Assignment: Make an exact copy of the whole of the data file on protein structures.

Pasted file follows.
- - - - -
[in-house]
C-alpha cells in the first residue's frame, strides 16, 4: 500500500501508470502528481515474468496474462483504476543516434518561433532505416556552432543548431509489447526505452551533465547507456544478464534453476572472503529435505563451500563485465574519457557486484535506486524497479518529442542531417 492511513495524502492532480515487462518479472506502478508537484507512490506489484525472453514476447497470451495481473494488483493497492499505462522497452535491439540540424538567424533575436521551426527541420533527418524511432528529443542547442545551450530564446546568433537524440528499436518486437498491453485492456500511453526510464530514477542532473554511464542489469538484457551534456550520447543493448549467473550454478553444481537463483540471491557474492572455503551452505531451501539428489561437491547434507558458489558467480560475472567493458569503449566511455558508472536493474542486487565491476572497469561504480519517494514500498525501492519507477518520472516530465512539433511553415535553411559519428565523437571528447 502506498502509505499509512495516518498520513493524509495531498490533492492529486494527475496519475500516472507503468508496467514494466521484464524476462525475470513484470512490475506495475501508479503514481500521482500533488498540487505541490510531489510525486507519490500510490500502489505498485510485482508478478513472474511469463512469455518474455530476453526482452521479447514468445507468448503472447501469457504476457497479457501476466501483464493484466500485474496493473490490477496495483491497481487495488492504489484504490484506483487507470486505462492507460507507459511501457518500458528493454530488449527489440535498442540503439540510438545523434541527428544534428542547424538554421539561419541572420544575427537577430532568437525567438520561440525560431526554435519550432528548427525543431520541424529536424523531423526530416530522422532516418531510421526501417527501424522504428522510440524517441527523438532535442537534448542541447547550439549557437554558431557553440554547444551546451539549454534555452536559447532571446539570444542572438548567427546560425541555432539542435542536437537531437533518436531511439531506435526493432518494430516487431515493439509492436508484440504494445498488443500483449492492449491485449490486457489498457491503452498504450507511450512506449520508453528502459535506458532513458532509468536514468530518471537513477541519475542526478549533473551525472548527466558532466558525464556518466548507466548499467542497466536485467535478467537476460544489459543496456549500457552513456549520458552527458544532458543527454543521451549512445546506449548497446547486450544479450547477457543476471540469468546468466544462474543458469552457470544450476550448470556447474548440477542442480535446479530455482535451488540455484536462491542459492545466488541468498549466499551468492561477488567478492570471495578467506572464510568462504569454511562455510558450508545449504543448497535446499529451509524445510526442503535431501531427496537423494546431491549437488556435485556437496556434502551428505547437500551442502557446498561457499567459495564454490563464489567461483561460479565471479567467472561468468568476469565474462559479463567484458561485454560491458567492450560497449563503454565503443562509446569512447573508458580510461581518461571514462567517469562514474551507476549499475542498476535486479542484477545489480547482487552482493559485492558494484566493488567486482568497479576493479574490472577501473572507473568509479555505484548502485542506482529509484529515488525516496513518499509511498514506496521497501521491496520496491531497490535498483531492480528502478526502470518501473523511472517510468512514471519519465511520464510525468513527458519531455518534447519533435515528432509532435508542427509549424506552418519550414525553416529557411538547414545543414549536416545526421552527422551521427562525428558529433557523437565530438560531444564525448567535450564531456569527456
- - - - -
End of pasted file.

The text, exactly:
[in-house]
C-alpha cells in the first residue's frame, strides 16, 4: 500500500501508470502528481515474468496474462483504476543516434518561433532505416556552432543548431509489447526505452551533465547507456544478464534453476572472503529435505563451500563485465574519457557486484535506486524497479518529442542531417 492511513495524502492532480515487462518479472506502478508537484507512490506489484525472453514476447497470451495481473494488483493497492499505462522497452535491439540540424538567424533575436521551426527541420533527418524511432528529443542547442545551450530564446546568433537524440528499436518486437498491453485492456500511453526510464530514477542532473554511464542489469538484457551534456550520447543493448549467473550454478553444481537463483540471491557474492572455503551452505531451501539428489561437491547434507558458489558467480560475472567493458569503449566511455558508472536493474542486487565491476572497469561504480519517494514500498525501492519507477518520472516530465512539433511553415535553411559519428565523437571528447 502506498502509505499509512495516518498520513493524509495531498490533492492529486494527475496519475500516472507503468508496467514494466521484464524476462525475470513484470512490475506495475501508479503514481500521482500533488498540487505541490510531489510525486507519490500510490500502489505498485510485482508478478513472474511469463512469455518474455530476453526482452521479447514468445507468448503472447501469457504476457497479457501476466501483464493484466500485474496493473490490477496495483491497481487495488492504489484504490484506483487507470486505462492507460507507459511501457518500458528493454530488449527489440535498442540503439540510438545523434541527428544534428542547424538554421539561419541572420544575427537577430532568437525567438520561440525560431526554435519550432528548427525543431520541424529536424523531423526530416530522422532516418531510421526501417527501424522504428522510440524517441527523438532535442537534448542541447547550439549557437554558431557553440554547444551546451539549454534555452536559447532571446539570444542572438548567427546560425541555432539542435542536437537531437533518436531511439531506435526493432518494430516487431515493439509492436508484440504494445498488443500483449492492449491485449490486457489498457491503452498504450507511450512506449520508453528502459535506458532513458532509468536514468530518471537513477541519475542526478549533473551525472548527466558532466558525464556518466548507466548499467542497466536485467535478467537476460544489459543496456549500457552513456549520458552527458544532458543527454543521451549512445546506449548497446547486450544479450547477457543476471540469468546468466544462474543458469552457470544450476550448470556447474548440477542442480535446479530455482535451488540455484536462491542459492545466488541468498549466499551468492561477488567478492570471495578467506572464510568462504569454511562455510558450508545449504543448497535446499529451509524445510526442503535431501531427496537423494546431491549437488556435485556437496556434502551428505547437500551442502557446498561457499567459495564454490563464489567461483561460479565471479567467472561468468568476469565474462559479463567484458561485454560491458567492450560497449563503454565503443562509446569512447573508458580510461581518461571514462567517469562514474551507476549499475542498476535486479542484477545489480547482487552482493559485492558494484566493488567486482568497479576493479574490472577501473572507473568509479555505484548502485542506482529509484529515488525516496513518499509511498514506496521497501521491496520496491531497490535498483531492480528502478526502470518501473523511472517510468512514471519519465511520464510525468513527458519531455518534447519533435515528432509532435508542427509549424506552418519550414525553416529557411538547414545543414549536416545526421552527422551521427562525428558529433557523437565530438560531444564525448567535450564531456569527456